temp = numpy.power(norm_pt_to_f1+norm_pt_to_f2-2*a,2)
            part_sum = numpy.sum(temp)
            return part_sum
        jobs = []
        numpts = n
        sigma    = self._sigma
        ahat_max = self._ahat_max
        inc = math.ceil(n/float(self.ncpus))
        endi = 0
        for i in range(0,self.ncpus):
            starti = endi
            endi = int(min(starti+inc,n))
            # make a copy of point list which is smaller
            #   to minimize the time in transferring to the
            #   parallel processes
            local_point_list = array(point_list)[starti:endi,:]
        total = sum([job() for job in jobs])/n    
        total += _lambda*ahat_max*sigma*exp((a/ahat_max)**4)
        return total
    def __del__(self):

if __name__=='__main__':
    import time
    from random import seed

    # local modules
    import ellipse

    # setup test conditions
    num_reps = 100    
    num_pts = 256
    precision = 'float'
    seed(1234567890)      # set the random generator to get repeatable results
    # setup the reference ellipse
    # define the foci locations
    foci1_ref = array([2,-1])
    foci2_ref = array([-2,1])
    # define distance from foci to ellipse circumference
    a_ref = 2.5
    point_list = ellipse.generate_point_list(num_pts,a_ref,foci1_ref,foci2_ref)
    parameters = { "point_list" : point_list ,
                   "ncpus"      : 'autodetect'}

    # test the function
    t0 = time.time()
    my_objective = Objective(parameters)
    x0 = my_objective.x0
    t1 = time.time()
    for i in range(0,num_reps):
        y  = my_objective(x0)    
    t2 = time.time()
    print ''
    print 'Initialization took %f sec' % (t1-t0)
    print 'Using %i cpus' % my_objective.ncpus
    print 'Execution took %f sec' % (t2-t1)
    print 'Executed %i times.' % (num_reps)
    print ''

    ref_objective = objective_scalar.Objective(parameters)    
    # compare x0 calculation
    print ''
    print ('Difference between x0 calculations = %f' 
            % LA.norm(array(ref_objective.x0)-array(my_objective.x0)))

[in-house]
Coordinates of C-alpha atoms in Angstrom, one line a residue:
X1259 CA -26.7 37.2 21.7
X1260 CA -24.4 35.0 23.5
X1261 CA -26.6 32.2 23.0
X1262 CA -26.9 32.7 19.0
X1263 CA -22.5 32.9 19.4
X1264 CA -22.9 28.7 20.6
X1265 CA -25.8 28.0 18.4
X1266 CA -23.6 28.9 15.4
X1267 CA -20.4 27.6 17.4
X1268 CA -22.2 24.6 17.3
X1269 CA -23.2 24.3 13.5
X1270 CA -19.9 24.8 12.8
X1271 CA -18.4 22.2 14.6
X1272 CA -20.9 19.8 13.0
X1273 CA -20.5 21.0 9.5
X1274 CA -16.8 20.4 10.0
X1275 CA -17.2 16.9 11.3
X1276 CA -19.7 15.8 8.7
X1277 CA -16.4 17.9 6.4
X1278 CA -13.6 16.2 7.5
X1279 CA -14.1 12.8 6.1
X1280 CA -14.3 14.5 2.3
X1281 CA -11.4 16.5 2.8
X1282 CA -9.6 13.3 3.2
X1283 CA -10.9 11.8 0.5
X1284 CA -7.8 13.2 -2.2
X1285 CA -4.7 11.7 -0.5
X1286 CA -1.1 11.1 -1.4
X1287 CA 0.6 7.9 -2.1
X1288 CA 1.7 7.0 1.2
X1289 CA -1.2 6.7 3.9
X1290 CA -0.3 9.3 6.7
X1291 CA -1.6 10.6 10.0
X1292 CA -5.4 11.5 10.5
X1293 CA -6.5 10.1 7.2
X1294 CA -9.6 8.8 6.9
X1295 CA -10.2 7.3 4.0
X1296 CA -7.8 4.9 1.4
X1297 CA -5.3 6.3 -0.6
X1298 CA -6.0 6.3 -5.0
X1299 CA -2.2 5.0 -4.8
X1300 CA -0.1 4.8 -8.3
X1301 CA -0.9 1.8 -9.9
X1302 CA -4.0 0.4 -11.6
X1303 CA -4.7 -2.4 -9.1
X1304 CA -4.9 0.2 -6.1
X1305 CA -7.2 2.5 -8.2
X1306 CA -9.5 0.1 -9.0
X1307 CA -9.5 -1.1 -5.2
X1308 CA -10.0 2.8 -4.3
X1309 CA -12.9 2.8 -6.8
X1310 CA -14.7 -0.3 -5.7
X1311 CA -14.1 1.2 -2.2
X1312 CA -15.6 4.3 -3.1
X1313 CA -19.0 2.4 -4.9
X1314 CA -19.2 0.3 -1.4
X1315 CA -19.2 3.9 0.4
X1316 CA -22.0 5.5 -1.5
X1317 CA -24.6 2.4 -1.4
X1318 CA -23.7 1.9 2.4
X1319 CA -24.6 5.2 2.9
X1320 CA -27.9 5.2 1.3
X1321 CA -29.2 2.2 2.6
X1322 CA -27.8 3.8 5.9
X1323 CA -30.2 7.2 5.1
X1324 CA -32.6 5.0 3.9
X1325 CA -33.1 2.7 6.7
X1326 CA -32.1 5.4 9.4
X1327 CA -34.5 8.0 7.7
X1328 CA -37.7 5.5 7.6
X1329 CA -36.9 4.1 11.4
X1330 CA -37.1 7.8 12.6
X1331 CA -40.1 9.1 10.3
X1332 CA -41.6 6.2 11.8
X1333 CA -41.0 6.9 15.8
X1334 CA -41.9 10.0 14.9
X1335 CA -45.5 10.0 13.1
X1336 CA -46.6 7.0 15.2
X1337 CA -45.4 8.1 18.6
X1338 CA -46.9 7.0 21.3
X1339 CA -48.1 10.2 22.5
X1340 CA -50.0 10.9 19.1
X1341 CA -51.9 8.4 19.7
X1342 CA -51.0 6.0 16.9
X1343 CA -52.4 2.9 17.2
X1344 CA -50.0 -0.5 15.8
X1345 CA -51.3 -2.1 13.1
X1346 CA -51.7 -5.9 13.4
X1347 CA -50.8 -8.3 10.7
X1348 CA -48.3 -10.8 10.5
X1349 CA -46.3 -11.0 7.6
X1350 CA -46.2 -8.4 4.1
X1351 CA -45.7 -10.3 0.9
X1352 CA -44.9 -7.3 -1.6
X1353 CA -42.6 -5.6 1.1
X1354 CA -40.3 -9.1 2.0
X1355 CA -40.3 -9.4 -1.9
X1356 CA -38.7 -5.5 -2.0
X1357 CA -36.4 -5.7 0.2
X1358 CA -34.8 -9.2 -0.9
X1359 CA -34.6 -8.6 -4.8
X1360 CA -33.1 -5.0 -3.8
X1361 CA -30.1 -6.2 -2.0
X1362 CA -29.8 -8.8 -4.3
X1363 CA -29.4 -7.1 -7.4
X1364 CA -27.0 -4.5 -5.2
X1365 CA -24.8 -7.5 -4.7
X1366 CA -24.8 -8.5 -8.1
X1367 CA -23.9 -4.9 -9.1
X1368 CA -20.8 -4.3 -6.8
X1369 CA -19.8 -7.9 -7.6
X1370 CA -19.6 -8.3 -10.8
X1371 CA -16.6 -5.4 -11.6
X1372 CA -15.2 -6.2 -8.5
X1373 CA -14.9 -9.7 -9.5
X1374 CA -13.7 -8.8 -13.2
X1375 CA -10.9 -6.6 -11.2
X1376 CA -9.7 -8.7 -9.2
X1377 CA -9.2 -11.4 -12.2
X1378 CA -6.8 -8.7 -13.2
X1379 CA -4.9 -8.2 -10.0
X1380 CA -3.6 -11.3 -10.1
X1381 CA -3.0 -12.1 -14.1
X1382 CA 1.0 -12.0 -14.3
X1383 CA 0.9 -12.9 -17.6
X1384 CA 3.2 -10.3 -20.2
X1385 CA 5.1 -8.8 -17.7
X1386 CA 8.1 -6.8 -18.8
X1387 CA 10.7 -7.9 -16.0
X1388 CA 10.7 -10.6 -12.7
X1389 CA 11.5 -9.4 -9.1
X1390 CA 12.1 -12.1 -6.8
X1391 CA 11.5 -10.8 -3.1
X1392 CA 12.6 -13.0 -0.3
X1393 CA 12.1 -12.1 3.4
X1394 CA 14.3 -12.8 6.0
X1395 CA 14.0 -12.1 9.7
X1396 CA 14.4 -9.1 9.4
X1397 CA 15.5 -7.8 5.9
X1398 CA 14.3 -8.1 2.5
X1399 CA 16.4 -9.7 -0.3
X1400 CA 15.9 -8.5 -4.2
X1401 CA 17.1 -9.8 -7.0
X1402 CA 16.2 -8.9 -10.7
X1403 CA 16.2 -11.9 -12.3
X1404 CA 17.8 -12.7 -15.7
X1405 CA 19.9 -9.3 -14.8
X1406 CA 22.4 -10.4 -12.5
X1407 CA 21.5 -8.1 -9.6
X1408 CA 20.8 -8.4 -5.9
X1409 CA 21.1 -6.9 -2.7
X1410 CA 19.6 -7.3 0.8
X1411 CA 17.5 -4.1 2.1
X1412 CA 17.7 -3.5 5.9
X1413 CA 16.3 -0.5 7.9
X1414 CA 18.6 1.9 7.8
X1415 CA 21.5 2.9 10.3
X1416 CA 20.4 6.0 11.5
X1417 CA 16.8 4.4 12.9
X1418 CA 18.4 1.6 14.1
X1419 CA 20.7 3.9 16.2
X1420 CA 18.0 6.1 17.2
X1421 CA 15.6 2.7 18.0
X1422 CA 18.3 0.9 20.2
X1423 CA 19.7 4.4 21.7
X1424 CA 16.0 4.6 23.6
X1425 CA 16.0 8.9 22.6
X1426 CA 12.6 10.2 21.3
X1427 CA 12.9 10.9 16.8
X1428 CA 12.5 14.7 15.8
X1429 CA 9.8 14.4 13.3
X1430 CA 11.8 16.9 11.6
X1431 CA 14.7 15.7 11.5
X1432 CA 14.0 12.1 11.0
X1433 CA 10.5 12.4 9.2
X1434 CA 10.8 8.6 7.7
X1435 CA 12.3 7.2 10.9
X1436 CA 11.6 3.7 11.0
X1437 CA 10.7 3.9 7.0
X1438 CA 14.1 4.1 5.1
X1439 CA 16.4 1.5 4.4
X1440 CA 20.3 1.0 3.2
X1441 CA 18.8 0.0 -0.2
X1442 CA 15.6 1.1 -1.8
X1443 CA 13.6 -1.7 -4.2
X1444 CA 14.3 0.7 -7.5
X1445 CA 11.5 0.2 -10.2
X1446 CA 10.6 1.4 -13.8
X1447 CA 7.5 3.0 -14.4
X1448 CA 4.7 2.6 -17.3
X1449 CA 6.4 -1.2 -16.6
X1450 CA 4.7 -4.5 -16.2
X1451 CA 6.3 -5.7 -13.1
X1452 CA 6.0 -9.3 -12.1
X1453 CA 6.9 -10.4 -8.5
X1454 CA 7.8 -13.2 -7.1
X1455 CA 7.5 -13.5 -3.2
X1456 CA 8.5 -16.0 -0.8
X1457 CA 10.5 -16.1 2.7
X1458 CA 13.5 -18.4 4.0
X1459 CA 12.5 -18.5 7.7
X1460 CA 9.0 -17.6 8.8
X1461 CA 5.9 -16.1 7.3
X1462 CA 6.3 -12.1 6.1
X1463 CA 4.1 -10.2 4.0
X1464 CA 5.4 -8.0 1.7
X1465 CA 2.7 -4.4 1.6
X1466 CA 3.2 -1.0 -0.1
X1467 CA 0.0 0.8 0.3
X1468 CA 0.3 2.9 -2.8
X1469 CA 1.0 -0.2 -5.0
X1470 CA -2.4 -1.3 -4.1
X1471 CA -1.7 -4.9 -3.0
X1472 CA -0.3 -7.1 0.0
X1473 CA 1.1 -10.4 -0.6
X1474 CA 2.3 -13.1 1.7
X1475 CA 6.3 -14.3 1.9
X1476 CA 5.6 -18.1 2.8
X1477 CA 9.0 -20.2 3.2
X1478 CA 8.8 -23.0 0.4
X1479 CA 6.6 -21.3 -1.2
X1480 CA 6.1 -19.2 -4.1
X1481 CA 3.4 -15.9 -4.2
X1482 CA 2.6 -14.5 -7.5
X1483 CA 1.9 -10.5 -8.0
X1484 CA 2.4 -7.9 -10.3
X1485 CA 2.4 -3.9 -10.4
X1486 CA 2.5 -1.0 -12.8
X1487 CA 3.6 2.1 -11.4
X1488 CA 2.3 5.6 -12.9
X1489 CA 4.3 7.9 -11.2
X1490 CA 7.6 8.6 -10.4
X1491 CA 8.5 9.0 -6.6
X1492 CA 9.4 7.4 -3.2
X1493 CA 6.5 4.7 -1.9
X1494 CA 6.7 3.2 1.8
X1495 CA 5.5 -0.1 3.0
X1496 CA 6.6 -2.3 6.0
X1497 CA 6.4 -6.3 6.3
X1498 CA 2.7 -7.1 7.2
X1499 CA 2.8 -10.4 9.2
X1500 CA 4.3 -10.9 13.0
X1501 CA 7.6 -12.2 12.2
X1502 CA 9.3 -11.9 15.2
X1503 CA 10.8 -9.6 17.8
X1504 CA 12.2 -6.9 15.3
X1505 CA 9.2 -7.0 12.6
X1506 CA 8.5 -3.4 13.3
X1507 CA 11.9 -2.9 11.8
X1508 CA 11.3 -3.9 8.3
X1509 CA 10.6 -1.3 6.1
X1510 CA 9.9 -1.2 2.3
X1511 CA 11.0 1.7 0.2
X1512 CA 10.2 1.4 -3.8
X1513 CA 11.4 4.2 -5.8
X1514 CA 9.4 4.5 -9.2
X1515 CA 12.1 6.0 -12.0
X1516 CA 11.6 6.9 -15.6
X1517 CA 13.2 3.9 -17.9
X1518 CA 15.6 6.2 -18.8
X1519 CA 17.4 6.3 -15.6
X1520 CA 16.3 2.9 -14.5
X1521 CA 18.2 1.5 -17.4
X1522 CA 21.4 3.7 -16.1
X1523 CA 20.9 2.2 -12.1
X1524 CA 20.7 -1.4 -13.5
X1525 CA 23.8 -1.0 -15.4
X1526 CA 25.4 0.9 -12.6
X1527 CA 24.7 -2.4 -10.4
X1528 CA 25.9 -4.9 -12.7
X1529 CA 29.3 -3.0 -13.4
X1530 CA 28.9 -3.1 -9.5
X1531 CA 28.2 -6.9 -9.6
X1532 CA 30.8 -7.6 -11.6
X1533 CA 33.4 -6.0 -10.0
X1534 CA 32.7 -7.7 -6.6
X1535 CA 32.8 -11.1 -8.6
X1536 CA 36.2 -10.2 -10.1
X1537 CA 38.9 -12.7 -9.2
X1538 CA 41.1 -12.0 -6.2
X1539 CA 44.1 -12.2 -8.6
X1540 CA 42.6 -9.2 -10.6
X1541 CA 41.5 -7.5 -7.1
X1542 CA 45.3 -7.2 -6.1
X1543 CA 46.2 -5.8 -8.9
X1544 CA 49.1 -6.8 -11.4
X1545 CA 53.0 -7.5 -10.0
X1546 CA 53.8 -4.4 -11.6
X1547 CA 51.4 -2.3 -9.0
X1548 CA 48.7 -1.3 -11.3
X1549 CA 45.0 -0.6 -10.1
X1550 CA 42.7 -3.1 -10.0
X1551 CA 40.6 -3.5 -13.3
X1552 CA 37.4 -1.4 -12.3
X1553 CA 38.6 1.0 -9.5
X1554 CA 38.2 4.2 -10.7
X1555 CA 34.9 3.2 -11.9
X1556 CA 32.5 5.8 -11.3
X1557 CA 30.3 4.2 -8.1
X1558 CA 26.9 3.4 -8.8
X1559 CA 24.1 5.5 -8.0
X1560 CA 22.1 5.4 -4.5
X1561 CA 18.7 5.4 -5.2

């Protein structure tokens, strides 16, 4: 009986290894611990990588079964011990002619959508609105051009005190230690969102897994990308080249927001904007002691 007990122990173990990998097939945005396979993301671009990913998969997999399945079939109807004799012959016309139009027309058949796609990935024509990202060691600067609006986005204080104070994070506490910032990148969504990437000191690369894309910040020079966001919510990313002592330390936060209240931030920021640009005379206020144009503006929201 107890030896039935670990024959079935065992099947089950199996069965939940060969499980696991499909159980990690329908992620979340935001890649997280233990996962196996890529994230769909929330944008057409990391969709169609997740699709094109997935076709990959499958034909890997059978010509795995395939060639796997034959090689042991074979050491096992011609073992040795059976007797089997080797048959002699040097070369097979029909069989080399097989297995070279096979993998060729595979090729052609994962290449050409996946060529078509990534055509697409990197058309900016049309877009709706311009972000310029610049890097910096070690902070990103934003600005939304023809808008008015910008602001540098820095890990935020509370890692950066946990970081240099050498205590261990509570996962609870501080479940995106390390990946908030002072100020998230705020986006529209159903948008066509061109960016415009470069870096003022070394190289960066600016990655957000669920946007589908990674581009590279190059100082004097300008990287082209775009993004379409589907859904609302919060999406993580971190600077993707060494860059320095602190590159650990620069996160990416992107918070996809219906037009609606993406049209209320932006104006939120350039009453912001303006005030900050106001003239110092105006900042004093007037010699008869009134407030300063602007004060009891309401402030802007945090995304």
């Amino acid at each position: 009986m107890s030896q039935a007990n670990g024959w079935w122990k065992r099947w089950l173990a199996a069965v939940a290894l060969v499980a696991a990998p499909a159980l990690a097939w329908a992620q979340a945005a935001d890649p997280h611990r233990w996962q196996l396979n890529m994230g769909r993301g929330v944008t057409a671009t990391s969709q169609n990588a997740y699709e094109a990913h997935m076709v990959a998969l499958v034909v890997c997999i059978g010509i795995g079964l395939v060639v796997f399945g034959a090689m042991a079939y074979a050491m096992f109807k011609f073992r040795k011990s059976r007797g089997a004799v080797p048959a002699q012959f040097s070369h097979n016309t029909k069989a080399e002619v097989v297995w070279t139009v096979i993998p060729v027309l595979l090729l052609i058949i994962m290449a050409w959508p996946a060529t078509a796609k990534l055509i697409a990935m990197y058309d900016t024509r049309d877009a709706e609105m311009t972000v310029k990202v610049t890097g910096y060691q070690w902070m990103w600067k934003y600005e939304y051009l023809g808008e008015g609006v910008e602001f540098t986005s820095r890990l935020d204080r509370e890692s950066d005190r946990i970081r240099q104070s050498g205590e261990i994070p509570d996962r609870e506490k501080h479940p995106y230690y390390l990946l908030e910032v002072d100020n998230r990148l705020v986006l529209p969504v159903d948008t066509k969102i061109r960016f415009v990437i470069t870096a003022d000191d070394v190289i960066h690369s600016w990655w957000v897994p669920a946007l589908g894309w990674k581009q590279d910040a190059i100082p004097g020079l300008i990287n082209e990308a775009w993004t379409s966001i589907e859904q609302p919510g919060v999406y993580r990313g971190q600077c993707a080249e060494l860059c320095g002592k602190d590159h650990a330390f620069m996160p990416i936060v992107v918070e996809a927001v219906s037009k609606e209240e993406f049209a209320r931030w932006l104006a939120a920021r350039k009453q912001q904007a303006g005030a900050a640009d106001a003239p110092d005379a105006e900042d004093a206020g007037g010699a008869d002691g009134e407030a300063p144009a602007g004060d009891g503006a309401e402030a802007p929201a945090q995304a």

print ('Difference between objective calcs = %f' 
            % (ref_objective(x0)-my_objective(x0)))
    print ''


The second script measures the execution times for this new objective implementation versus the previous scalar and vectorized implementations. One important item in this script is forcing the garbage collector to run after each test. Without doing this, when new classes are created, additional Python instances are created while the old instances are left running. This could have been solved through a more clever class design. However, for this testing, the simplest solution was to force the garbage collector to handle the issue.



The first test measured the time to call the objective function once. This showed that the scalar solution was the slowest and the simple vectorized solution was the fastest. Surprisingly, parallelizing the problem (and using vectorization) resulted in a solution which was consistently between the scalar and vectorized solution.


vectorized parallel objective calls

The second test embedded the parallelized version of the objective function in the ellipse fit problem. In this implementation, the results were mixed. For small problems, the scalar solution performed best. As the number of points on the ellipse increased, the vectorized version provided the best results. However, the parallelized version appeared to converge towards the vectorized version for larger problems.

vectorized parallelized fit times


From this test, the conclusion was that parallelization using an approach like Parallel Python is not effective. One of the reasons for this is the large amount of data transfer that needs to happen to setup the function call. In this example, the ratio of computation to data transfer is low enough that the transfer mechanisms make the benefits of parallelization, for a system with 8 cpus, not worth the effort. If the data transfer were faster or the computation times were longer, then parallelizing using Parallel Python might have offered advantages.


Test Conditions:

Further Testing/Development

  • Evaluate the impact of imported modules
  • Evaluate ways to share read only resources among processes efficiently


This work is licensed under a Creative Commons Attribution By license.